Warwick chemical company pleads guilty to environmental violations


Source: Providence Journal

by Tracee M. Herbaugh
Posted May 6, 2015 at 12:34 PM
Updated May 6, 2015 at 4:17 PM

Warwick-based Mann Distribution, LLC, pleaded guilty Tuesday in Providence’s U.S. District Court to violating the Clean Air Act by not following regulations for storing 46,000 pounds of hydrofluoric acid, according to the U.S. Attorney’s office.

The company, also known as Mann Chemical, LLC, was issued a $200,000 fine and a three-year probation period for not complying with the Environmental Protection Agency’s regulations that require a risk management plan at facilities storing more than 1,000 lbs. of hydrofluoric acid.

A news release from the attorney’s office said the company failed to “protect workers, the community and emergency and first responders in the event of a chemical release or fire.”

Mann Chemical, which distributes industrial chemicals throughout New England, is also required to issue a public apology.

“EPA’s Risk Management Program has a clear purpose — to prevent and prepare for releases of toxic and flammable substances that have the potential for catastrophic consequences,” said Tyler Amon, special agent in charge of EPA’s Criminal Program in Rhode Island. “The sentence imposed by the court underscores the importance placed on protecting workers, emergency responders and communities.”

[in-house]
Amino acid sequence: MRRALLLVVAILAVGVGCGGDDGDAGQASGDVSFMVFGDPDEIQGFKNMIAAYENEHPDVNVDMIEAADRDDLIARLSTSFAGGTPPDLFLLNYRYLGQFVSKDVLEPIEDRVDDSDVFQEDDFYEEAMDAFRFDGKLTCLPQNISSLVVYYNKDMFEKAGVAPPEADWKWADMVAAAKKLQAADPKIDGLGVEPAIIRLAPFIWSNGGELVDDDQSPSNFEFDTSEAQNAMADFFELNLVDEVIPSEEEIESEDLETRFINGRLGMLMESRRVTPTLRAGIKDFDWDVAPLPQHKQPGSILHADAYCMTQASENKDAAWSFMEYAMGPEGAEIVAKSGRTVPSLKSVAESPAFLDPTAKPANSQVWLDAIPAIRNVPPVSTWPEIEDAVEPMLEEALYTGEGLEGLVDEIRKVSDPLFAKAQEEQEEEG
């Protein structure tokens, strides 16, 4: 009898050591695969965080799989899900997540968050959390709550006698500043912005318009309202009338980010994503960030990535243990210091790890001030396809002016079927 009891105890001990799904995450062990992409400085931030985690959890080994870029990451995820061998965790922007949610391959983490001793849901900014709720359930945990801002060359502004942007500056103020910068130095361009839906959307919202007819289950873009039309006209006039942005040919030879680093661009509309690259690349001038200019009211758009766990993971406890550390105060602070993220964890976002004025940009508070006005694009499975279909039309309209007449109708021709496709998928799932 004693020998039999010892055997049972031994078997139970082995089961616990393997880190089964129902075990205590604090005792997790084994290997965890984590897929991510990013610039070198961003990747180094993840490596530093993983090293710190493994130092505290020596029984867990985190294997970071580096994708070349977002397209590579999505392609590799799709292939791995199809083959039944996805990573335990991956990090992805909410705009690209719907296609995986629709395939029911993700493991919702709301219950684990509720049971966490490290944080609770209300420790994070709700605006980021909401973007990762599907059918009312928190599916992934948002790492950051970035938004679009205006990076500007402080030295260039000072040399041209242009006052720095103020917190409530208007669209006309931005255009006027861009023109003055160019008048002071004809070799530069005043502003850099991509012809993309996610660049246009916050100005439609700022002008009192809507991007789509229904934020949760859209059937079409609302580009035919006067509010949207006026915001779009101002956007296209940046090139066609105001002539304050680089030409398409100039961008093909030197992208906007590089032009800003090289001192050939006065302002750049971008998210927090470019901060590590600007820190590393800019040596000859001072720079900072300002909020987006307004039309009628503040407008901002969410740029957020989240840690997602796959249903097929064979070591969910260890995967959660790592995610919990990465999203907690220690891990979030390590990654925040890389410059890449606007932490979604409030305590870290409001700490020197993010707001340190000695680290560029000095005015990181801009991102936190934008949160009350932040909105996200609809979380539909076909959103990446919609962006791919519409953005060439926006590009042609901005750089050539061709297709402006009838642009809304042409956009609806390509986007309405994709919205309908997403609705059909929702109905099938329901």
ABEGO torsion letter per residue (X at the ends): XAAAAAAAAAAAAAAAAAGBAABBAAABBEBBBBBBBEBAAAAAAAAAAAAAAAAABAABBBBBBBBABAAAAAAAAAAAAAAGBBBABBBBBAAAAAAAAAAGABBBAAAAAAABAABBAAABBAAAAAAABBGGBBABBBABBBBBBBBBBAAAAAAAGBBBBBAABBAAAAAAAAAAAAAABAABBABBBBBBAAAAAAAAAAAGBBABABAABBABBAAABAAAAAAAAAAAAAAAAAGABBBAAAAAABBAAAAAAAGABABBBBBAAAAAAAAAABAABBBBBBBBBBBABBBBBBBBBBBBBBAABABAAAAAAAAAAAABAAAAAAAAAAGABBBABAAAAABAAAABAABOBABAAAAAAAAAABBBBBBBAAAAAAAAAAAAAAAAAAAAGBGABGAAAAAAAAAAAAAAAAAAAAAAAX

In 2009, an EPA inspection found that Mann Chemical did not develop and implement a risk management plan, even though it was storing 92 drums of hydrofluoric acid in a concentration of 70 percent. Each drum weighed 500 pounds, totaling of 46,000 pounds of hydrofluoric acid.

According to a Center for Disease Control and Prevention website, hydrogen fluoride is a chemical compound that contains fluorine. It can exist as a colorless gas or as a fuming liquid, or it can be dissolved in water. When hydrogen fluoride is dissolved in water, it may be called hydrofluoric acid. Hydrofluoric acid is used mainly for industrial purposes, and may cause skin burns, tissue damage and/or respiratory concerns.

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